‘300 Days’

Wait times for men­tal health as­sis­tance in the CBRM not music to New Water­ford man’s ears

Cape Breton Post - - Front Page - BY SHARON MONTGOMERY-DUPE CAPE BRE­TON POST

Long wait times for men­tal health as­sis­tance in Cape Bre­ton struck a chord with a New Water­ford man in more ways than one.

Rob Mur­phy was so shocked to dis­cover a per­son has a 354day wait to see a psy­chi­a­trist, psy­chol­o­gist or so­cial worker in the Cape Bre­ton Re­gional Mu­nic­i­pal­ity, that a cou­ple months ago he picked up his gui­tar wrote a song about it, hop­ing to bring at­ten­tion to the sit­u­a­tion.

“It re­ally shocked me and I thought this has to be fixed,” said Mur­phy, a singer/song­writer. “In Hal­i­fax I think the wait is about 88 days and here it is 354.”

The song — “300 Days” — has been get­ting so much at­ten­tion that the Cana­dian Men­tal Health As­so­ci­a­tion is fea­tur­ing it on its web­site to pro­mote Men­tal Health month in May.

Mur­phy, an ac­count man­ager with Max FM 98.3 ra­dio, often writes songs about is­sues on his mind and wrote this song from the per­spec­tive of a young man whose girlfriend suf­fers from de­pres­sion, tries to get men­tal health as­sis­tance, but is turned away.

He said his song has re­ceived 100,000 hits so far on both Facebook and YouTube.

“I’ve re­ceived hun­dreds of mes­sages from peo­ple who lost loved ones or went through it,” he said. “It en­light­ened my life to hear their sto­ries.”

The song has had some ra­dio play and Mur­phy has given talks about it to Cape Bre­ton youth as well as at a re­cent doc­tor’s rally in Syd­ney Mines.

“I lost two friends in their early twen­ties in New Water­ford from sui­cide,” he said. “Ba­si­cally, this is not OK. As Cana­di­ans we are en­ti­tled to health care. When peo­ple are dy­ing for no rea­son some­one is not do­ing their job. It’s in­ex­cus­able.”

Mur­phy went through a rough patch him­self in deal­ing with per­sonal is­sues a few years ago, but the med­i­cal cov­er­age through his em­ployer at the time al­lowed him ac­cess to a so­cial worker within 24 hours.

How­ever, he said, with­out this cov­er­age a per­son is left with no sup­port, like the young man who re­cently died of a drug over­dose in New Water­ford.

Mur­phy said fol­low­ing that tragic death, he heard about the A Town That Cares group be­ing formed and sched­ul­ing a town hall for Tues­day, May 23, at the New Water­ford Fire hall at 6:30 p.m. to deal with this is­sue. Mur­phy will be open­ing the meet­ing with his song.

Greg Boone, spokesper­son with the Nova Sco­tia District Health Au­thor­ity, said the wait times for the Adult Men­tal Health and Ad­dic­tions Com­mu­nity clin­ics are also a con­cern for the au­thor­ity.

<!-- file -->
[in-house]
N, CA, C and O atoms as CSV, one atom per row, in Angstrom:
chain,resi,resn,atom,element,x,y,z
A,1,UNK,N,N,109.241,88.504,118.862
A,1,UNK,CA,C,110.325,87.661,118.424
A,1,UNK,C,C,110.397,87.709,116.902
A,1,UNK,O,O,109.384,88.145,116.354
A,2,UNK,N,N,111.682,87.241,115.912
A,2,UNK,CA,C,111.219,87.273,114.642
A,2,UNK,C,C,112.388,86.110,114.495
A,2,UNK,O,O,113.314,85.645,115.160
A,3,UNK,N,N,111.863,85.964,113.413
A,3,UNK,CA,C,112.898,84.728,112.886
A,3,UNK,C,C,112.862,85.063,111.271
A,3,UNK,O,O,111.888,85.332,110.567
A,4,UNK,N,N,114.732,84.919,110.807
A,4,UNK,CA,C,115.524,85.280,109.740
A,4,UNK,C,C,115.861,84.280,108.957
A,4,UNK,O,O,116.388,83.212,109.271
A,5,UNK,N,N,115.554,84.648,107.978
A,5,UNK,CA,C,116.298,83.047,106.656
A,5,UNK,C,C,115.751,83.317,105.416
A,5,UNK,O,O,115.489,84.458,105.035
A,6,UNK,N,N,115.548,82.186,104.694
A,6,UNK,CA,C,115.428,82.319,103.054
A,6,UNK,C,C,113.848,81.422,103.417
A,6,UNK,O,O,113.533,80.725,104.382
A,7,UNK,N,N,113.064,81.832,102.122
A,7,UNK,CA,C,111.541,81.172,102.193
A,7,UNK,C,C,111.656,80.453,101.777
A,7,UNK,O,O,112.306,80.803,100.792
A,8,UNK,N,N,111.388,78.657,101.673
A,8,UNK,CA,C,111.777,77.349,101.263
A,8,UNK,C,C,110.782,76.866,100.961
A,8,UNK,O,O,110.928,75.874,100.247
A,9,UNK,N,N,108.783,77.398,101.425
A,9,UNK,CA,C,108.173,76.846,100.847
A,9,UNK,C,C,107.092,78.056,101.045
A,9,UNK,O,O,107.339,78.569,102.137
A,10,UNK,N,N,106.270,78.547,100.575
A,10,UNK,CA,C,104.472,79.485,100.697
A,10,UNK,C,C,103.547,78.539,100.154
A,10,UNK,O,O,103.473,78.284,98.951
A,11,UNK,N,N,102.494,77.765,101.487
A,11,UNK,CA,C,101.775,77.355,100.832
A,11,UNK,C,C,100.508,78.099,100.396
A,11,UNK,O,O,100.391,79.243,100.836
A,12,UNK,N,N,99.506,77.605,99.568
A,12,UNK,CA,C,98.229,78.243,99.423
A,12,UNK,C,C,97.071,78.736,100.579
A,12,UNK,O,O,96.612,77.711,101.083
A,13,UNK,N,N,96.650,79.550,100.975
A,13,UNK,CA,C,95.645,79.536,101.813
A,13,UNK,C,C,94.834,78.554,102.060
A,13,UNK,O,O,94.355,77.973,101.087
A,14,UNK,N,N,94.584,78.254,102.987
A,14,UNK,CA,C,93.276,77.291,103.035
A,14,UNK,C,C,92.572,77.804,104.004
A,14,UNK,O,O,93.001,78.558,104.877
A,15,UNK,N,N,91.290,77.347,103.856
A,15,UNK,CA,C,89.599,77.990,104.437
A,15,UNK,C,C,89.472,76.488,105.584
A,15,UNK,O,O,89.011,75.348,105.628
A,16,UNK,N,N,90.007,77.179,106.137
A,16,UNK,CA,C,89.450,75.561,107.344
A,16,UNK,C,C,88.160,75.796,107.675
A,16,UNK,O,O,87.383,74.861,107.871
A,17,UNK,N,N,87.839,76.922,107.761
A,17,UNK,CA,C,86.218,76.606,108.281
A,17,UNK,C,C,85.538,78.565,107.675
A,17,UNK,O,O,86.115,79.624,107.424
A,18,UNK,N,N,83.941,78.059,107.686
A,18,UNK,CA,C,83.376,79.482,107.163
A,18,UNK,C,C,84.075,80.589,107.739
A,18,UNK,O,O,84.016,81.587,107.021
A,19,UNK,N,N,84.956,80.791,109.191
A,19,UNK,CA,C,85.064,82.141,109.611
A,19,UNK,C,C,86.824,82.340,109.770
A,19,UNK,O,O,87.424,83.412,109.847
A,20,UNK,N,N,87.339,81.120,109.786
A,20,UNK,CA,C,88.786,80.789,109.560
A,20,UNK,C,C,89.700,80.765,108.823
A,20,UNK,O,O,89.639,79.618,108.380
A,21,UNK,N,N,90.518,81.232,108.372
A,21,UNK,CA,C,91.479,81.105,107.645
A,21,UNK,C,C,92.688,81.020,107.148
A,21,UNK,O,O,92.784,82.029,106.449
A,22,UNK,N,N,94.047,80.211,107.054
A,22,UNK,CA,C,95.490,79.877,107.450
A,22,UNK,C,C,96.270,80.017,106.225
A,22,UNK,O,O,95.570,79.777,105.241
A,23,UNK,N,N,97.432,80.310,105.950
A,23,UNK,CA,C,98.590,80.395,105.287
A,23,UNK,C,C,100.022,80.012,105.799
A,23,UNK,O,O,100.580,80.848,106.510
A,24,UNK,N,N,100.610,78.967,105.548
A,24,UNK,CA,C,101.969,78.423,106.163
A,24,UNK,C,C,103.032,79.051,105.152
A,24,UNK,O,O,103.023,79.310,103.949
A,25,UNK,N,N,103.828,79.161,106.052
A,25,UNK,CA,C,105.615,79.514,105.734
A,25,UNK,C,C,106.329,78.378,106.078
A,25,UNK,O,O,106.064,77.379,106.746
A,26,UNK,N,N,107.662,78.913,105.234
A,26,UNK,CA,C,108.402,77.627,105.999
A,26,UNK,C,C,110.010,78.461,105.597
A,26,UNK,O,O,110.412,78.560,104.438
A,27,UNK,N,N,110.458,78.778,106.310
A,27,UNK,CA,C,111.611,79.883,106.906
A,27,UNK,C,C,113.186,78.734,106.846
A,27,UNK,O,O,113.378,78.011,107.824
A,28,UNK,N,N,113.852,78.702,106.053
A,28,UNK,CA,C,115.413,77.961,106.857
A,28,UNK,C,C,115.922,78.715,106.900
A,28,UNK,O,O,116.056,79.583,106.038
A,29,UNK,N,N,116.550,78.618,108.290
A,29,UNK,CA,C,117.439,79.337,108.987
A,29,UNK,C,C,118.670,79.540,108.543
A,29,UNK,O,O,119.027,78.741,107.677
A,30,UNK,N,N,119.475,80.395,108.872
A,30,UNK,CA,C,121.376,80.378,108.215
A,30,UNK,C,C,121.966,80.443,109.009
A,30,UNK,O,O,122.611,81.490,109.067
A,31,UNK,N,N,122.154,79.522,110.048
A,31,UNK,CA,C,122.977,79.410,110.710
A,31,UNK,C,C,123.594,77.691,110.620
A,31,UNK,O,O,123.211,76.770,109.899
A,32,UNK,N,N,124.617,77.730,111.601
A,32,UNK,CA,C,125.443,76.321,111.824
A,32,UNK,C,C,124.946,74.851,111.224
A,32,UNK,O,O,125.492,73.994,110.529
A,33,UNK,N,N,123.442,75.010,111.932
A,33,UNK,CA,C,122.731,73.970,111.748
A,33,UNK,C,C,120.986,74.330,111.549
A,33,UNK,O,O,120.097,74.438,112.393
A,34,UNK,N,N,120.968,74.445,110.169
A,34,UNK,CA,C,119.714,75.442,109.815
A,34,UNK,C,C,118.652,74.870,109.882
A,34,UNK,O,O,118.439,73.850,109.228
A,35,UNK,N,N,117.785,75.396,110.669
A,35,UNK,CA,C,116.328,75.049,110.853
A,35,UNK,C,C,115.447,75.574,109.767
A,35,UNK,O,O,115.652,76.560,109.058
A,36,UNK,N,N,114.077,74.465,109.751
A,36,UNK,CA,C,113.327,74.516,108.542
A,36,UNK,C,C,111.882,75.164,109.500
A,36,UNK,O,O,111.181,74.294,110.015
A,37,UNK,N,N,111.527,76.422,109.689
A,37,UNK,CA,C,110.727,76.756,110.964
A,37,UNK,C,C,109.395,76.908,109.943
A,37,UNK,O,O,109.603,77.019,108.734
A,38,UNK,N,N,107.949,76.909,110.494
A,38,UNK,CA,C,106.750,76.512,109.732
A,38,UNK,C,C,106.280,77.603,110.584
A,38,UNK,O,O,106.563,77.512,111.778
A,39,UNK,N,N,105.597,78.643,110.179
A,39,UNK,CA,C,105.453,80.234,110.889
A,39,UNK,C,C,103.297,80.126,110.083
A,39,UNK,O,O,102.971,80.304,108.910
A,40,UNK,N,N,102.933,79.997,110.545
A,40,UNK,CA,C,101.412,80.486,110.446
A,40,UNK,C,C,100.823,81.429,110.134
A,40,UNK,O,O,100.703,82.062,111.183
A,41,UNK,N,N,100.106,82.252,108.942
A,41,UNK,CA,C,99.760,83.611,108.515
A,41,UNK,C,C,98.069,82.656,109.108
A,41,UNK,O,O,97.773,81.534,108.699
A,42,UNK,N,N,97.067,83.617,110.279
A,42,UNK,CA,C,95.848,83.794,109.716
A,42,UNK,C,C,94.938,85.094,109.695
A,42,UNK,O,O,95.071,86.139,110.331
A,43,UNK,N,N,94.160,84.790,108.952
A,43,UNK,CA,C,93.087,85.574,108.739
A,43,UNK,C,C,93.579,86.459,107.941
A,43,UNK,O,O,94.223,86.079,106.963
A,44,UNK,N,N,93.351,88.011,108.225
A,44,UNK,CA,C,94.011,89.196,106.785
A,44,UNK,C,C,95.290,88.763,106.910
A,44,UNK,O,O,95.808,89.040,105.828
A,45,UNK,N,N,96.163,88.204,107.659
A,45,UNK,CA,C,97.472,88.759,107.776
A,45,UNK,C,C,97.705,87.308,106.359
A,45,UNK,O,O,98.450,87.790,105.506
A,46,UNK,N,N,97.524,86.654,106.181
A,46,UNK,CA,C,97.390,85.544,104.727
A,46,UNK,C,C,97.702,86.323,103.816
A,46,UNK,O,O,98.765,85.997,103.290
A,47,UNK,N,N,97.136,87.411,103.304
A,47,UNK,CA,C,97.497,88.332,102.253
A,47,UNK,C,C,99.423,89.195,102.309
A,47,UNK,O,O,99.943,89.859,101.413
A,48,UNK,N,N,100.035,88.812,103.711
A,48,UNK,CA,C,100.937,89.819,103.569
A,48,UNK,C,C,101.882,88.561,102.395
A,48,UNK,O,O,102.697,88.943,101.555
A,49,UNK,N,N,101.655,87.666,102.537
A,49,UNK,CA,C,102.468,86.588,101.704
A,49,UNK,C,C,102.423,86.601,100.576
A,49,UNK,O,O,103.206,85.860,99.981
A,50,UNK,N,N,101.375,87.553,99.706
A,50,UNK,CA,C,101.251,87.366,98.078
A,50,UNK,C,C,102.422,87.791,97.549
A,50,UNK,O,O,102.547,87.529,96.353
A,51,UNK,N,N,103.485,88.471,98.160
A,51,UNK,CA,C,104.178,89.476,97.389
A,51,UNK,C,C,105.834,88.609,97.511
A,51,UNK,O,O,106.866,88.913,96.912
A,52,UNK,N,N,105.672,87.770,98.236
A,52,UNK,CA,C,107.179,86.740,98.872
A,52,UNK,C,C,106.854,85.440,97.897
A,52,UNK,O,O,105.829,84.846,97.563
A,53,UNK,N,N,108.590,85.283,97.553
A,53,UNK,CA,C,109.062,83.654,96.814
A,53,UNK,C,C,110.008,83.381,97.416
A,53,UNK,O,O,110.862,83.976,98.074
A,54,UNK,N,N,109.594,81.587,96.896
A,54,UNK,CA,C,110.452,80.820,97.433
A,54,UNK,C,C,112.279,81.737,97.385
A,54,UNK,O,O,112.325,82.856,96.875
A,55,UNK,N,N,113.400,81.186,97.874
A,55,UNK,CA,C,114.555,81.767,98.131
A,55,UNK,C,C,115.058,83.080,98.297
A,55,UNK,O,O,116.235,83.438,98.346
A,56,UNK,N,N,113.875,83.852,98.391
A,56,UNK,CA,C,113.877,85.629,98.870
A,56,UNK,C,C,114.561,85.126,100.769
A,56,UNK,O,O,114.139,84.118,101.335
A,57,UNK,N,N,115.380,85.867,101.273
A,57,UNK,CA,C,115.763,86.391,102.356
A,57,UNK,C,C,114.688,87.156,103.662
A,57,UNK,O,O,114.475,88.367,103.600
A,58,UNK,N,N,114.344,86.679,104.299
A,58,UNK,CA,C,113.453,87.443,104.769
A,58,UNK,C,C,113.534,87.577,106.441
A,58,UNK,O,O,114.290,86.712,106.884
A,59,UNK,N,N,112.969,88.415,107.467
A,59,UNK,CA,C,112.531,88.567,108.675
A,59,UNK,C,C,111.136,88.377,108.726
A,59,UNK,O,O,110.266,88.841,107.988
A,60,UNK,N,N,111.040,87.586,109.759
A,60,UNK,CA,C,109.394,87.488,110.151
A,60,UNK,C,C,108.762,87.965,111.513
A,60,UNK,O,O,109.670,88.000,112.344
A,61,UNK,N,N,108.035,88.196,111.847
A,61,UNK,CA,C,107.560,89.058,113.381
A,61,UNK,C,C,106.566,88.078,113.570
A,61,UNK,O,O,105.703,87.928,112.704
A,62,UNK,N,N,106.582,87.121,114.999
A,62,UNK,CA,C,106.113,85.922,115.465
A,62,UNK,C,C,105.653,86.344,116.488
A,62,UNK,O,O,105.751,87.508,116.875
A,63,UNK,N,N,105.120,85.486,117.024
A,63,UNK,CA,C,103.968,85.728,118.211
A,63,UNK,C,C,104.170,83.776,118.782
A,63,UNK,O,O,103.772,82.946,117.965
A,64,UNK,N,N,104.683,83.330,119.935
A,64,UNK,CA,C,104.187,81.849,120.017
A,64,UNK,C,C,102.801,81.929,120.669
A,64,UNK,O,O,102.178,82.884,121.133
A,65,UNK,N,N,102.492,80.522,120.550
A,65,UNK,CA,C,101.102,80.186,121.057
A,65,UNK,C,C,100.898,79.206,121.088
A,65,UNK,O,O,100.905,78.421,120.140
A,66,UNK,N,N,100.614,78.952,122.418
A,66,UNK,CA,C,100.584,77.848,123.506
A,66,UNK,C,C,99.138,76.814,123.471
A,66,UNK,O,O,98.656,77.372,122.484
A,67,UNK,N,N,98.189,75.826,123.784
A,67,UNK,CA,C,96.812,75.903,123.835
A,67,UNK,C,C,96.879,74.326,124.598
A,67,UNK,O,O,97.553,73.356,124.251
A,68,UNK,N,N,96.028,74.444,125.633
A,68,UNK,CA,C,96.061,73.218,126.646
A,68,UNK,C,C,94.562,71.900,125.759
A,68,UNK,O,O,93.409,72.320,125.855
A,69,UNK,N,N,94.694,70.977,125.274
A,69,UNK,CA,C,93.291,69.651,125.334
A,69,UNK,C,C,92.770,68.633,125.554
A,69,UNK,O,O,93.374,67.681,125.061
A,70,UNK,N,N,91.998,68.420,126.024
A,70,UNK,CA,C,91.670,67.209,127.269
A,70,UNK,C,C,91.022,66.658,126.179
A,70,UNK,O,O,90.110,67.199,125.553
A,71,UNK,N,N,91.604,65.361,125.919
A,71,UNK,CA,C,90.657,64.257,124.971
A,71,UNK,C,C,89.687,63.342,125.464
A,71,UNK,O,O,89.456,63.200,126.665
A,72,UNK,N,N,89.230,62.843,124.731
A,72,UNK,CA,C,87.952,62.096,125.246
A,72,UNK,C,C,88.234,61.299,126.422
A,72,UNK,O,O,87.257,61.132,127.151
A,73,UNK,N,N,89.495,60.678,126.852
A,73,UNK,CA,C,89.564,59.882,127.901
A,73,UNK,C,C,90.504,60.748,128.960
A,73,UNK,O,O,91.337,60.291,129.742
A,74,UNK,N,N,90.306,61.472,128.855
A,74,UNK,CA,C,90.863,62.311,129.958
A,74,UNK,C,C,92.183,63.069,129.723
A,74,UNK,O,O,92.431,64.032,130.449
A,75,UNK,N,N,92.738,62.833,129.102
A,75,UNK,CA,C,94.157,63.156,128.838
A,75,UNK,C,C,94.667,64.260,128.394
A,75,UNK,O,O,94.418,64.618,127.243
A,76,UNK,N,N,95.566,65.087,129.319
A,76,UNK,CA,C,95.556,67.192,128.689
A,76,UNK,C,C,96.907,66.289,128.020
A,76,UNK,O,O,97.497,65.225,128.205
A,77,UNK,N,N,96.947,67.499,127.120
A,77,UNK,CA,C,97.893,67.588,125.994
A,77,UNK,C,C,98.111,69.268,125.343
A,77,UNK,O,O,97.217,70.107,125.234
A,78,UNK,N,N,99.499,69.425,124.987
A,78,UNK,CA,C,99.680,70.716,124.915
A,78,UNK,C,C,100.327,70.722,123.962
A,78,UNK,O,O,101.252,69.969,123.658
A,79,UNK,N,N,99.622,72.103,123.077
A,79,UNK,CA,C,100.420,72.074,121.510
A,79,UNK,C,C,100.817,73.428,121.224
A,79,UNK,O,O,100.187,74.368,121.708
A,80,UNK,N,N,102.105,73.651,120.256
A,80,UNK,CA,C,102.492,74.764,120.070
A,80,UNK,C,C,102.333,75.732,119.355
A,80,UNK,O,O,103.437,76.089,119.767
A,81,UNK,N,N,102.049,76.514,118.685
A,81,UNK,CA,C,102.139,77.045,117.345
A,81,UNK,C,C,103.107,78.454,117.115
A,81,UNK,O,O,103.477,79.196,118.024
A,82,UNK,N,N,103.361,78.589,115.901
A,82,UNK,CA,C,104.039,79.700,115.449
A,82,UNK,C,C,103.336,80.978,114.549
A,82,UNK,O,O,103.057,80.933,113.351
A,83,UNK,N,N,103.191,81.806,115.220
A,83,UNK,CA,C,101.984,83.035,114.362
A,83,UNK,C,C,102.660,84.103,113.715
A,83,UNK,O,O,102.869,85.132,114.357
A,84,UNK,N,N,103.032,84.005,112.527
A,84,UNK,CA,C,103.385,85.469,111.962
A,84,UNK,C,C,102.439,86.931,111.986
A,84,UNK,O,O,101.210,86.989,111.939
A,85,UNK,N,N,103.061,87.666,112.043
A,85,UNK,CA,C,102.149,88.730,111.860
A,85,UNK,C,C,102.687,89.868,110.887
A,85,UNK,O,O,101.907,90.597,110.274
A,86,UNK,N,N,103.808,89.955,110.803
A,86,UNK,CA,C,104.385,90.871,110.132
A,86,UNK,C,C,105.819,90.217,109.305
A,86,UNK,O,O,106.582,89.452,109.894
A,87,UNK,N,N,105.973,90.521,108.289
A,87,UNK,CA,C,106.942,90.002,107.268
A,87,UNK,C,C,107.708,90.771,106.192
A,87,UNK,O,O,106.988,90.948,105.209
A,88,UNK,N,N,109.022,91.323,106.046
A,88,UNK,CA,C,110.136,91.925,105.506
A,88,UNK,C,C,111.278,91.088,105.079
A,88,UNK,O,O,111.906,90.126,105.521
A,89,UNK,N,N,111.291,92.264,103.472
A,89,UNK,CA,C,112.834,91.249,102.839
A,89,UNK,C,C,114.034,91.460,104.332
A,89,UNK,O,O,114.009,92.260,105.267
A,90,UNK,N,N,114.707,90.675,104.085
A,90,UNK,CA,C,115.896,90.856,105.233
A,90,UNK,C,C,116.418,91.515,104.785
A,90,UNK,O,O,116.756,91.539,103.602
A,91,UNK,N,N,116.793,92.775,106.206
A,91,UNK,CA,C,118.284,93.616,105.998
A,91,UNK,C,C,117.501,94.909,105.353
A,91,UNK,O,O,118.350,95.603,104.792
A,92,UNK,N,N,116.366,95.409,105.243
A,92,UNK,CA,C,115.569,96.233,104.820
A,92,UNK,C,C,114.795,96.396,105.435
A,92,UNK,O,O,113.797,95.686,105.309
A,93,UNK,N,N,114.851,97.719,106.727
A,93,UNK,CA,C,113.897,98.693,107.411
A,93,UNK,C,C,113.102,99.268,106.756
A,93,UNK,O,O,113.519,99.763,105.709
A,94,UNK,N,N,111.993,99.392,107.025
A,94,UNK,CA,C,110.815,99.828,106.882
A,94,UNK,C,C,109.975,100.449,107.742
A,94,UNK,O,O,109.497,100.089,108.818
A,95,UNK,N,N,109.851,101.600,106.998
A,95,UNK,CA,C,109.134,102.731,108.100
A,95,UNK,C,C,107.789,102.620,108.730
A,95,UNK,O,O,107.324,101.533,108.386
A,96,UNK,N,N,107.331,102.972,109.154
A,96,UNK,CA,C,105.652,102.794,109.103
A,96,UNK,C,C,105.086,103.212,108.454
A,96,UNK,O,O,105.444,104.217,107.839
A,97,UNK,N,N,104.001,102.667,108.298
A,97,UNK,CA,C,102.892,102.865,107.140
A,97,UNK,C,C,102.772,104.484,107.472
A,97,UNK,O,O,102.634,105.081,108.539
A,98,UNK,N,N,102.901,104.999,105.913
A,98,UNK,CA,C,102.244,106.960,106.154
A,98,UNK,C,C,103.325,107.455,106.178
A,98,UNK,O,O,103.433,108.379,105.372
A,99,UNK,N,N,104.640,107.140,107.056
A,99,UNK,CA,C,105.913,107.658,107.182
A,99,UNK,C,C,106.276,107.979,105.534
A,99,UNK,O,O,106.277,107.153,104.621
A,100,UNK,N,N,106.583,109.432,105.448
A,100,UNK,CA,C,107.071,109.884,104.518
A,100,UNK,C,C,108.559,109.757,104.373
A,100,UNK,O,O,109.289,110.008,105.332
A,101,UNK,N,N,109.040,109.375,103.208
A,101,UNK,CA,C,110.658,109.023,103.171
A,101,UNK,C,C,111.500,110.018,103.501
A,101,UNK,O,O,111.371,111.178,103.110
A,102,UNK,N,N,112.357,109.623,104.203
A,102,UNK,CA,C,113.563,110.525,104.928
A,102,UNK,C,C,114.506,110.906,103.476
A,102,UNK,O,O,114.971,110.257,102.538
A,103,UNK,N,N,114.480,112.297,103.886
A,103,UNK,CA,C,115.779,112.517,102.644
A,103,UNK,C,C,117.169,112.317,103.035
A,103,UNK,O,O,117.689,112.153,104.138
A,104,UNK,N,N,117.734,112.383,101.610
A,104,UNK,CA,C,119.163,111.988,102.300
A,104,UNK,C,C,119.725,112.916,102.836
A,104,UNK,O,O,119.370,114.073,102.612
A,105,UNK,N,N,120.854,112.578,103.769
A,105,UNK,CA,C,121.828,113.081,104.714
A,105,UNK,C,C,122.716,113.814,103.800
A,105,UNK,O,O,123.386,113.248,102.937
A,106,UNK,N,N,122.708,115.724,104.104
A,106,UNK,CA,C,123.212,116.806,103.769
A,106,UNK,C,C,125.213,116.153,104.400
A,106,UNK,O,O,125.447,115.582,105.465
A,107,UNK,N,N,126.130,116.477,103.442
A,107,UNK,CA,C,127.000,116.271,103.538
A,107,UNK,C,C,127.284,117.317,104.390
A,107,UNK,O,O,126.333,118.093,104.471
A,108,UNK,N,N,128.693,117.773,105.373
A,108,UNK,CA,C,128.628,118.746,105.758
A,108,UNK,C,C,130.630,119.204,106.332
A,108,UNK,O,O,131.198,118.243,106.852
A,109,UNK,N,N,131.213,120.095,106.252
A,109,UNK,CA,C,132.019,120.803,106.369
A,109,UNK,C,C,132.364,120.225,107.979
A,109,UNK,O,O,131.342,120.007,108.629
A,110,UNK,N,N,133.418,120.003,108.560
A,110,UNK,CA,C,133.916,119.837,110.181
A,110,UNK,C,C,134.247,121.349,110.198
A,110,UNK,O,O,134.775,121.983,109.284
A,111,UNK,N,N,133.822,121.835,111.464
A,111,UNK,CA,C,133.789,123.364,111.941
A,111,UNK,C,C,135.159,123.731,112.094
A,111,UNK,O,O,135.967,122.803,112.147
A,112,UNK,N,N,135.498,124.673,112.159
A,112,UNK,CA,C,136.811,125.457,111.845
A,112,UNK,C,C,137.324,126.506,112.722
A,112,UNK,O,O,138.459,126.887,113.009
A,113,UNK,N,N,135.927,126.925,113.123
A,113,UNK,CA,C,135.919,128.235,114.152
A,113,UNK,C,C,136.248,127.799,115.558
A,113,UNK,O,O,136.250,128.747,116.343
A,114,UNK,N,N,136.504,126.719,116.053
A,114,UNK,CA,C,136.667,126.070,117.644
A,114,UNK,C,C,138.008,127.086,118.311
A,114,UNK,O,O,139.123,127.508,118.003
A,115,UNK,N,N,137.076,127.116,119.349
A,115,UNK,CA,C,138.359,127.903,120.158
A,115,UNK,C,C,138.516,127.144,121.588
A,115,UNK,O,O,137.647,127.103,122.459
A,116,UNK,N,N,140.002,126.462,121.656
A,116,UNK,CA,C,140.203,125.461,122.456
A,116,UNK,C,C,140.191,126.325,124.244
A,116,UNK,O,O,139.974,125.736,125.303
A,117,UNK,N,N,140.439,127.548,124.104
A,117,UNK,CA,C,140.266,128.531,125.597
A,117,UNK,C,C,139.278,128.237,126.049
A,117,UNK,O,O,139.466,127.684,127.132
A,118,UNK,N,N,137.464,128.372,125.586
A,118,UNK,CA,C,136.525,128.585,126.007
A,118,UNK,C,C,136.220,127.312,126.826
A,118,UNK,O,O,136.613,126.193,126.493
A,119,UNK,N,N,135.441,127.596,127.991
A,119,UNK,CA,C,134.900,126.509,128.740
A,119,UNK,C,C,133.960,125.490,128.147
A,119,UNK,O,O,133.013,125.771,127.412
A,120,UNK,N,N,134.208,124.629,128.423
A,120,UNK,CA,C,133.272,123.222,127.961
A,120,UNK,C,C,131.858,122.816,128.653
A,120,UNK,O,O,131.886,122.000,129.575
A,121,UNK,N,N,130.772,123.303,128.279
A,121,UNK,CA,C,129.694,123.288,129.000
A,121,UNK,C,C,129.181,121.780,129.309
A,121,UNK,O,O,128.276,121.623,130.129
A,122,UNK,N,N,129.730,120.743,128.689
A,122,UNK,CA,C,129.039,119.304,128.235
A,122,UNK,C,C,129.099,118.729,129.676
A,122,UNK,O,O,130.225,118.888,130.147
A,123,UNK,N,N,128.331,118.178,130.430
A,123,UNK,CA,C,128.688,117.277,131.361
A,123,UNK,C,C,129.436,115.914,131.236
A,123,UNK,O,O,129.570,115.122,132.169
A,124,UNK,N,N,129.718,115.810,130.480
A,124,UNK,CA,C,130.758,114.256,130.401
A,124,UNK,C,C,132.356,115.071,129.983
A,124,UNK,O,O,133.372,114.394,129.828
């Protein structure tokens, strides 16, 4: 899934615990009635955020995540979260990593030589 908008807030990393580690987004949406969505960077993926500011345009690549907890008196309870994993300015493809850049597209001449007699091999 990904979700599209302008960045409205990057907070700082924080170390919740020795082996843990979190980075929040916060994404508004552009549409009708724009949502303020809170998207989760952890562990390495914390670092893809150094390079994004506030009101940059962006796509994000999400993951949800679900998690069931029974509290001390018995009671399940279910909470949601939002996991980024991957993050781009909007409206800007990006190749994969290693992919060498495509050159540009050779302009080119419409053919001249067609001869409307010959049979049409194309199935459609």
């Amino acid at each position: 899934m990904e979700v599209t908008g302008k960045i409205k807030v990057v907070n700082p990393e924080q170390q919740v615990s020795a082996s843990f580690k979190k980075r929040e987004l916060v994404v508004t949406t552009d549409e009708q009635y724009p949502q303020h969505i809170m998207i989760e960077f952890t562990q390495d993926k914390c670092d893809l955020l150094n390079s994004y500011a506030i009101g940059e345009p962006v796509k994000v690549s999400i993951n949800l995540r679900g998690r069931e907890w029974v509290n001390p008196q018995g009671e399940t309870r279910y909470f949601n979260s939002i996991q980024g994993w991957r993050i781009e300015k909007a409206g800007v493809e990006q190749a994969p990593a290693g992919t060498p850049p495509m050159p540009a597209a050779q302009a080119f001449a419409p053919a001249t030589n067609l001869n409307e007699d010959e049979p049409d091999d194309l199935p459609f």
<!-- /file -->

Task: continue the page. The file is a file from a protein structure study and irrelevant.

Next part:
“We re­gret that peo­ple and their fam­i­lies in the com­mu­ni­ties of Syd­ney, Glace Bay, New Water­ford and North Syd­ney are wait­ing far too long for men­tal health and ad­dic­tions care and sup­port.”

Boone said they are work­ing on a plan to im­prove ac­cess to care and sup­port for those liv­ing with men­tal health dis­or­ders and/or harm­ful sub­stance use and their top pri­or­ity is im­prov­ing ac­cess in the Eastern Zone, which in­cludes Cape Bre­ton.

He said part of the plan is im­prov­ing the in­take process — to see peo­ple screened, as­sessed and matched to the right ser­vice provider, whether that be a men­tal health and ad­dic­tion clin­i­cian, psy­chi­a­trist or the proper com­mu­nity sup­port/re­sources.

He said the cur­rent wait time for ad­dic­tions in­pa­tient with­drawal man­age­ment care (detox) is less than a week. A toll-free pro­vin­cial men­tal health and ad­dic­tions cri­sis line can be as­sessed at 1-888429-8167, 24-hours a day, seven days a week.

He said any­one with an emer­gency men­tal health cri­sis needs to call 911 or go to the emer­gency room to be seen im­me­di­ately.

SHARON MONTGOMERY-DUPE/CAPE BRE­TON POST

Rob Mur­phy of New Water­ford stands on Plum­mer Av­enue with his gui­tar. Mur­phy, a singer/song­writer, was so shocked about the 354-day wait time for men­tal health as­sis­tance in the CBRM he wrote a song ‘300 Days’ a few months ago that is now be­ing pro­moted by the Cana­dian Men­tal Health As­so­ci­a­tion for Men­tal Health Month in May. Mur­phy will be open­ing the Town Hall meet­ing con­cern­ing the lack of re­sources for men­tal health and drug ad­dic­tion at the New Water­ford fire sta­tion Tues­day, May 23, at 6:30 p.m., with his song.

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